Hidden behind the indulgent glamour of the beauty industry are toxic secrets that have been whipped into luscious potions, bottled into sleek tubes to be lathered over our skin in the hope of glowing youth. Despite the billions attracted by the dewy promises of mainstream skincare products, Biossance is resolutely challenging the industry.
At just three years old, the biotechnology company has already made a phenomenal impact on sustainability within the skincare world.
Having blacklisted more than 2,000 toxic ingredients – substantially more than Europe and Canada – Biossance President Catherine Gore tells The CEO Magazine a cleaner future simply comes down to heightened education.
“When people know better, they do better – that’s a Maya Angelou quote,” she shares. “A lot of brands are moving in the right direction, but in a lot of cases these formulations have been grandfathered in.
“They’re there from these big monopoly beauty companies that have had the same formulation since the 60s and 70s, and I imagine it’s a difficult task to try to convert into clean formulations.
“We had the lucky ability to start from the right place and we’ll always stay on the right place.”
The US-founded company was born from the vision of saving the ocean’s apex predators. Why sharks? Because they’ve long been commercially harvested for their squalene – a liver oil used in skincare and makeup products.
Since pioneering its own squalane made entirely from sustainably sourced Brazillian sugarcane, Biossance helps save two million sharks every year.
With its planet-first processes and non-toxic vegan formulas, it’s no wonder the visionary company is on track to record 250% year-on-year sales growth in 2020.
“The nerdy side of science and the charming side of beauty can coexist.” – Catherine Gore
Owned by Amyris – a biotech company that partnered with the Bill & Melinda Gates Foundation to bioengineer a planet-friendly malaria treatment in sub-Saharan Africa in 2003 – Biossance has become the melting pot of science, engineering and beauty.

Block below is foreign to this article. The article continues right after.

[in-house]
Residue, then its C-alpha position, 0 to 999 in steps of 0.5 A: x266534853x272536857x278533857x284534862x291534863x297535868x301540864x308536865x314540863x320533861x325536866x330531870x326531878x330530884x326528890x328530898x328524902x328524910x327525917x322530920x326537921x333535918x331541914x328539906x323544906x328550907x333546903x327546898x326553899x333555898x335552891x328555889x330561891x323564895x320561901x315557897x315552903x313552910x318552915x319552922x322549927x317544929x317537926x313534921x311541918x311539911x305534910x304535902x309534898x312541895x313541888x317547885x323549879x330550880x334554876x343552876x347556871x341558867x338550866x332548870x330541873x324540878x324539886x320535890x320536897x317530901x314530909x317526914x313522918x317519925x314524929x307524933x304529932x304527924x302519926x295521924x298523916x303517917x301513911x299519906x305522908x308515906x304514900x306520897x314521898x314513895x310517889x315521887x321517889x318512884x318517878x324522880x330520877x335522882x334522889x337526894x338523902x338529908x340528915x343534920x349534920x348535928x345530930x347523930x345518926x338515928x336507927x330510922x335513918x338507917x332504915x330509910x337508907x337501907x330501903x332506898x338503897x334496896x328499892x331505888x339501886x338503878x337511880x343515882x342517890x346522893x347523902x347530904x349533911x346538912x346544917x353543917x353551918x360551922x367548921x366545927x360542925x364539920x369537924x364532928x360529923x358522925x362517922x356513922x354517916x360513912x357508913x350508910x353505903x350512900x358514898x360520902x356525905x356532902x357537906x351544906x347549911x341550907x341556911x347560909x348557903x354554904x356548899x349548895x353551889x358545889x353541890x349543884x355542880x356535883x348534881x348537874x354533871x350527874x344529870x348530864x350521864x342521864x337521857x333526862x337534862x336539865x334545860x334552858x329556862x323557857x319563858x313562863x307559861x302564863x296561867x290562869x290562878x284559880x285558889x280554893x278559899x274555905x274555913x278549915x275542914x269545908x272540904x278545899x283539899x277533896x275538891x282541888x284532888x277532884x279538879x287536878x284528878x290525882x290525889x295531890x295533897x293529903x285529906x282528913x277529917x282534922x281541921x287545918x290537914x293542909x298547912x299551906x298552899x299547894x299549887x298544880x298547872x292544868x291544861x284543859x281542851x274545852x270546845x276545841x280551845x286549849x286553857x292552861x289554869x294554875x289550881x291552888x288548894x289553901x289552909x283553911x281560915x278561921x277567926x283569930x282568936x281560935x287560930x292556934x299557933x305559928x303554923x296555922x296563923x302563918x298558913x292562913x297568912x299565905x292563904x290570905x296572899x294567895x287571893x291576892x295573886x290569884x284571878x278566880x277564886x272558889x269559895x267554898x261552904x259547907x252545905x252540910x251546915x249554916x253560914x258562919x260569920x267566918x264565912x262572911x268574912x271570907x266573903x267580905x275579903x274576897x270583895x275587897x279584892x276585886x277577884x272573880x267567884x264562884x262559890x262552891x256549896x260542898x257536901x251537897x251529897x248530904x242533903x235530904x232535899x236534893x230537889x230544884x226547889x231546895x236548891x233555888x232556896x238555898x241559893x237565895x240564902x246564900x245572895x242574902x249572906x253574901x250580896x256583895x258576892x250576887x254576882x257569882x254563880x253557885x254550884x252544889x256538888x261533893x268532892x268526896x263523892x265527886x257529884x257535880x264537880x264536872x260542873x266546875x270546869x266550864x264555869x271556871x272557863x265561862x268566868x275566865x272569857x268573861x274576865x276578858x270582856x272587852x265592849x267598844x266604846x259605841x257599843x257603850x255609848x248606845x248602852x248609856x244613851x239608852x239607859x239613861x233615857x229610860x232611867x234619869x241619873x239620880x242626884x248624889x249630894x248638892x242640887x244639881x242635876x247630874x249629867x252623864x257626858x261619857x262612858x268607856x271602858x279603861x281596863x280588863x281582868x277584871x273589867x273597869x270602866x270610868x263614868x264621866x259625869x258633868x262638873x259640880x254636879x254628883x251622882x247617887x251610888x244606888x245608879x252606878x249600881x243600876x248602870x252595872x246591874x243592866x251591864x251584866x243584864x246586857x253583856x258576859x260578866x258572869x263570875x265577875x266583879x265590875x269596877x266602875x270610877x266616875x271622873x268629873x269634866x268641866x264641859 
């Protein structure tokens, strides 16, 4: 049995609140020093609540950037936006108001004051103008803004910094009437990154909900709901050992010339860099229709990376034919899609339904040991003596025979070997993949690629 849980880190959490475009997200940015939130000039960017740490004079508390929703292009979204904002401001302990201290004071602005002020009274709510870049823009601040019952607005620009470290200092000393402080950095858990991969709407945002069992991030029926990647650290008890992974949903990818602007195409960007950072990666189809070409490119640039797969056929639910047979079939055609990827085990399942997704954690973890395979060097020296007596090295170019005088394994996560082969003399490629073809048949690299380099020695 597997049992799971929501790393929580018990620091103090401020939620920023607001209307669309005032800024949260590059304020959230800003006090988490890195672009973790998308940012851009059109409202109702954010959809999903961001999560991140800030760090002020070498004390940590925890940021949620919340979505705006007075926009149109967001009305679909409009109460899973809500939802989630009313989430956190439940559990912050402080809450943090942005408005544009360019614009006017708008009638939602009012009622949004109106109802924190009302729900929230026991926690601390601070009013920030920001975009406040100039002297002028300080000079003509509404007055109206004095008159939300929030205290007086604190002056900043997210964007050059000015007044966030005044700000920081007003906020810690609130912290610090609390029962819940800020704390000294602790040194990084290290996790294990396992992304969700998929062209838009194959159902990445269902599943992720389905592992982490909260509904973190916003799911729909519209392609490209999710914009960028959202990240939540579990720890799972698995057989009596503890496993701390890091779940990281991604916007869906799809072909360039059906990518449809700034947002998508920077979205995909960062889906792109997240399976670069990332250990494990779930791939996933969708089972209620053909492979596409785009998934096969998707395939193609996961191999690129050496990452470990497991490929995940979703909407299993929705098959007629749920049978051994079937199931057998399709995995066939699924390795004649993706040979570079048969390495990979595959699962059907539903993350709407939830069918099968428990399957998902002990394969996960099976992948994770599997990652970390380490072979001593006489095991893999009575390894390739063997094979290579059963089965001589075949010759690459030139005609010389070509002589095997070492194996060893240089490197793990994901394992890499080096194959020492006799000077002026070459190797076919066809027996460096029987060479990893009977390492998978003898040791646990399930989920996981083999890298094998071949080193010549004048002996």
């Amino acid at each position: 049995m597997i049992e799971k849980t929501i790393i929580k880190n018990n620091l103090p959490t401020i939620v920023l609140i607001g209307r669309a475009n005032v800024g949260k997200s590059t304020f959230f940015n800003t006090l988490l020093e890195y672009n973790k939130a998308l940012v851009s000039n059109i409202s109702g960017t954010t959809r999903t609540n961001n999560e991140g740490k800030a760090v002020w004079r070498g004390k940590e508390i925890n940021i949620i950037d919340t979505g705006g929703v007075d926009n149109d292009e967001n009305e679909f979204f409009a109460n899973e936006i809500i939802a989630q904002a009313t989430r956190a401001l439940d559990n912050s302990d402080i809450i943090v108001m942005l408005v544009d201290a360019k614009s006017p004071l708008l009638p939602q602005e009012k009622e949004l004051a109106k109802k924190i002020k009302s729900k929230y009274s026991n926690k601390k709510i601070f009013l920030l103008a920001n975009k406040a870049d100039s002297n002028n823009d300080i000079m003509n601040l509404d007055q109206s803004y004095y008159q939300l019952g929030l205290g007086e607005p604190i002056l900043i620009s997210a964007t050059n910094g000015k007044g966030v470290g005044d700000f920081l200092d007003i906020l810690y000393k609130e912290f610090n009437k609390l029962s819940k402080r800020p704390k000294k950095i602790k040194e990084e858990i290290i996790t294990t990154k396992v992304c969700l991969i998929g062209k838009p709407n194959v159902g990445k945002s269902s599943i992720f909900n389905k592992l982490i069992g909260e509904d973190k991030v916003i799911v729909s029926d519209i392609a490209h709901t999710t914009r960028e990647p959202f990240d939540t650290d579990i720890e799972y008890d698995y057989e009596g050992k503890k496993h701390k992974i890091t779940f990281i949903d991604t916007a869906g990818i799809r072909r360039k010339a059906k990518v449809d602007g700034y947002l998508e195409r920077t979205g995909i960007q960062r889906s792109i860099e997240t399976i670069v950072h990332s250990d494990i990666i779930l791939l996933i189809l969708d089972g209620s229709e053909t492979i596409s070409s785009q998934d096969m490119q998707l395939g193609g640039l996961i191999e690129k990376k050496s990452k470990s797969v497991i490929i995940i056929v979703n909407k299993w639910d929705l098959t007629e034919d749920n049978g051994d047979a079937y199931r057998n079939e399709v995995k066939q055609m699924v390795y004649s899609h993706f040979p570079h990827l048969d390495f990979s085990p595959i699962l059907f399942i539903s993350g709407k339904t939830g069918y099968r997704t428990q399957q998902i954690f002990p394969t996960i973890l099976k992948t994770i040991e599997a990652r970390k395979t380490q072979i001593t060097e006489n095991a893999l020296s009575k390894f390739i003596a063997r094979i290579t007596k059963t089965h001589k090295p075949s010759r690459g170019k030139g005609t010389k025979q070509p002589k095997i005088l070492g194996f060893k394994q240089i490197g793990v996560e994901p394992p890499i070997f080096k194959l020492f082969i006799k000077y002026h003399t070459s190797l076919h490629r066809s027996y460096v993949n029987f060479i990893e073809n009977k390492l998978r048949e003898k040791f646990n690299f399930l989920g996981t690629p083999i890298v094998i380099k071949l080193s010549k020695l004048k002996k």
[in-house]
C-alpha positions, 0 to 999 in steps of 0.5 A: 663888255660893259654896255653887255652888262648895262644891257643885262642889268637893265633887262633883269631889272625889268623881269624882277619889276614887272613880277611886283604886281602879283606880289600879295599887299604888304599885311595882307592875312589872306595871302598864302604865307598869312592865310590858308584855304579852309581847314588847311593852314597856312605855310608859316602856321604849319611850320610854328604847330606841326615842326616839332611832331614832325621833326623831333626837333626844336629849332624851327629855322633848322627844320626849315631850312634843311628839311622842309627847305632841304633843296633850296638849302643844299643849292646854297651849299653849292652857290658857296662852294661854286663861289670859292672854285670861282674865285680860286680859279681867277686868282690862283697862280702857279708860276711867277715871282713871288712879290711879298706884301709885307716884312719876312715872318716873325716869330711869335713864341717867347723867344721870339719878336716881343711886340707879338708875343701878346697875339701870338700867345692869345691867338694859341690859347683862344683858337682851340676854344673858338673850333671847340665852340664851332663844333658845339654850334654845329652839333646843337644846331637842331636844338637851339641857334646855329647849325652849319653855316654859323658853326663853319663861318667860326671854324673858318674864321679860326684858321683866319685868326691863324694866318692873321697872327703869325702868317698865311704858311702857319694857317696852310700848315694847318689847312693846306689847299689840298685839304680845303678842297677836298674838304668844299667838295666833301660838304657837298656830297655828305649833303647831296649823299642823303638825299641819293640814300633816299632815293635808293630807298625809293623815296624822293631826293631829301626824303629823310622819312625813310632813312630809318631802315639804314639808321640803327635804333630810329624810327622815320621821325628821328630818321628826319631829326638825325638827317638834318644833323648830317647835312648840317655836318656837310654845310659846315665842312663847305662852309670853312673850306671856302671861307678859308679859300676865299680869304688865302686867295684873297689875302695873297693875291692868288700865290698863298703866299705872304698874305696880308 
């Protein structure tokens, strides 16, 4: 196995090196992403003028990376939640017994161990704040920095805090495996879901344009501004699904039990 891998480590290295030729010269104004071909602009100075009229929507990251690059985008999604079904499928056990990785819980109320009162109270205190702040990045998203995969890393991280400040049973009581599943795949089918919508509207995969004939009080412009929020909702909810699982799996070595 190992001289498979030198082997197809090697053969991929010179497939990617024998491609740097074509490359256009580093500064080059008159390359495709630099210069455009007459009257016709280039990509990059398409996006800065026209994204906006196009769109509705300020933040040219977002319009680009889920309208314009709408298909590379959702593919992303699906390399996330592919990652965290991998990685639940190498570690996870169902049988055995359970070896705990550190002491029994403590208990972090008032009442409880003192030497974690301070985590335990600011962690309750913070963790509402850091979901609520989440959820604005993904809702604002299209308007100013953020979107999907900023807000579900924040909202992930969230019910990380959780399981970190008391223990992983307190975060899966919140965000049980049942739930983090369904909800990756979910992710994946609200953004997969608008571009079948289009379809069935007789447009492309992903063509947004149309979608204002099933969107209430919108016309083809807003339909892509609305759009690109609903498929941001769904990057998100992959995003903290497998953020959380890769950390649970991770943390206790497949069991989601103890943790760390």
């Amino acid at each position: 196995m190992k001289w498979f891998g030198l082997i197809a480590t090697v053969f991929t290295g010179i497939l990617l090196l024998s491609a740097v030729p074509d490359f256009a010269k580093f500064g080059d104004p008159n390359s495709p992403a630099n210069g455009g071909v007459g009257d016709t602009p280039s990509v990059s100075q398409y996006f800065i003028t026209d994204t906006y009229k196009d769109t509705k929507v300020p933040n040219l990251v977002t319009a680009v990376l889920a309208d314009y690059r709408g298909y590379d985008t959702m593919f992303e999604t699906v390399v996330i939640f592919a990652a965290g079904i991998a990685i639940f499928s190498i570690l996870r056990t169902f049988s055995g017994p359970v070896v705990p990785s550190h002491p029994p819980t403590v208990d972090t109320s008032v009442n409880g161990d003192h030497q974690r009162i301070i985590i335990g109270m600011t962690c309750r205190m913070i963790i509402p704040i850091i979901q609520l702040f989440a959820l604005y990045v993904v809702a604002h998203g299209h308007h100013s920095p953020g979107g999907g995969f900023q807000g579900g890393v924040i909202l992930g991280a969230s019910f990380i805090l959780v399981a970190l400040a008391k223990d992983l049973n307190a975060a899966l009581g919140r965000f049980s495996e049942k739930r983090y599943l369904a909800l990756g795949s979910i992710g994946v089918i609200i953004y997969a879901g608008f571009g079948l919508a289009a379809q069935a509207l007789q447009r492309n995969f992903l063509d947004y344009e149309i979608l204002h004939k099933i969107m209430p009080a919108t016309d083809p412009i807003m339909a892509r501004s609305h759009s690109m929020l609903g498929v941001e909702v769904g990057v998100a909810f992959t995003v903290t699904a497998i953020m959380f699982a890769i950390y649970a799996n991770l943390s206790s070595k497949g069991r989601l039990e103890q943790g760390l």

“Innovation is the heartbeat of what we do,” Catherine says. “The nerdy side of science and the charming side of beauty can coexist.
“Skin is our largest organ and it’s the only organ that comes into contact with the outside world. It’s meant to protect us – if you have healthy skin, you’re better protected.
“We’ve been at the forefront because we set a high bar and we want to continue that.”
Just as the food industry evolved with greater awareness around calories, macros and organic produce to scientifically create vegan meat alternatives, skincare is taking a similar route.
“Depending on the government, they aren’t necessarily regulating a lot of these ingredients for us,” Catherine explains. “It wakes people up to recognise they have the power to do so. I believe it will naturally transpire into skincare.”
LVMH to Biossance
For the Biossance President, beauty has run through the very core of her successful career.
Touted as a pioneer of the beauty world, Catherine was the brains behind building Marc Jacobs Beauty from concept and production to then launch in more than 22 countries. The award-winning executive was one of Sephora US’s initial hires and a member of EllesVMH – a select group of female executives at LVMH.
“I was born with motivation – it’s in my bloodstream.” – Catherine Gore
With 20 years of rich experience in the fiercely competitive sector, the secret to her soaring success is refreshingly simple.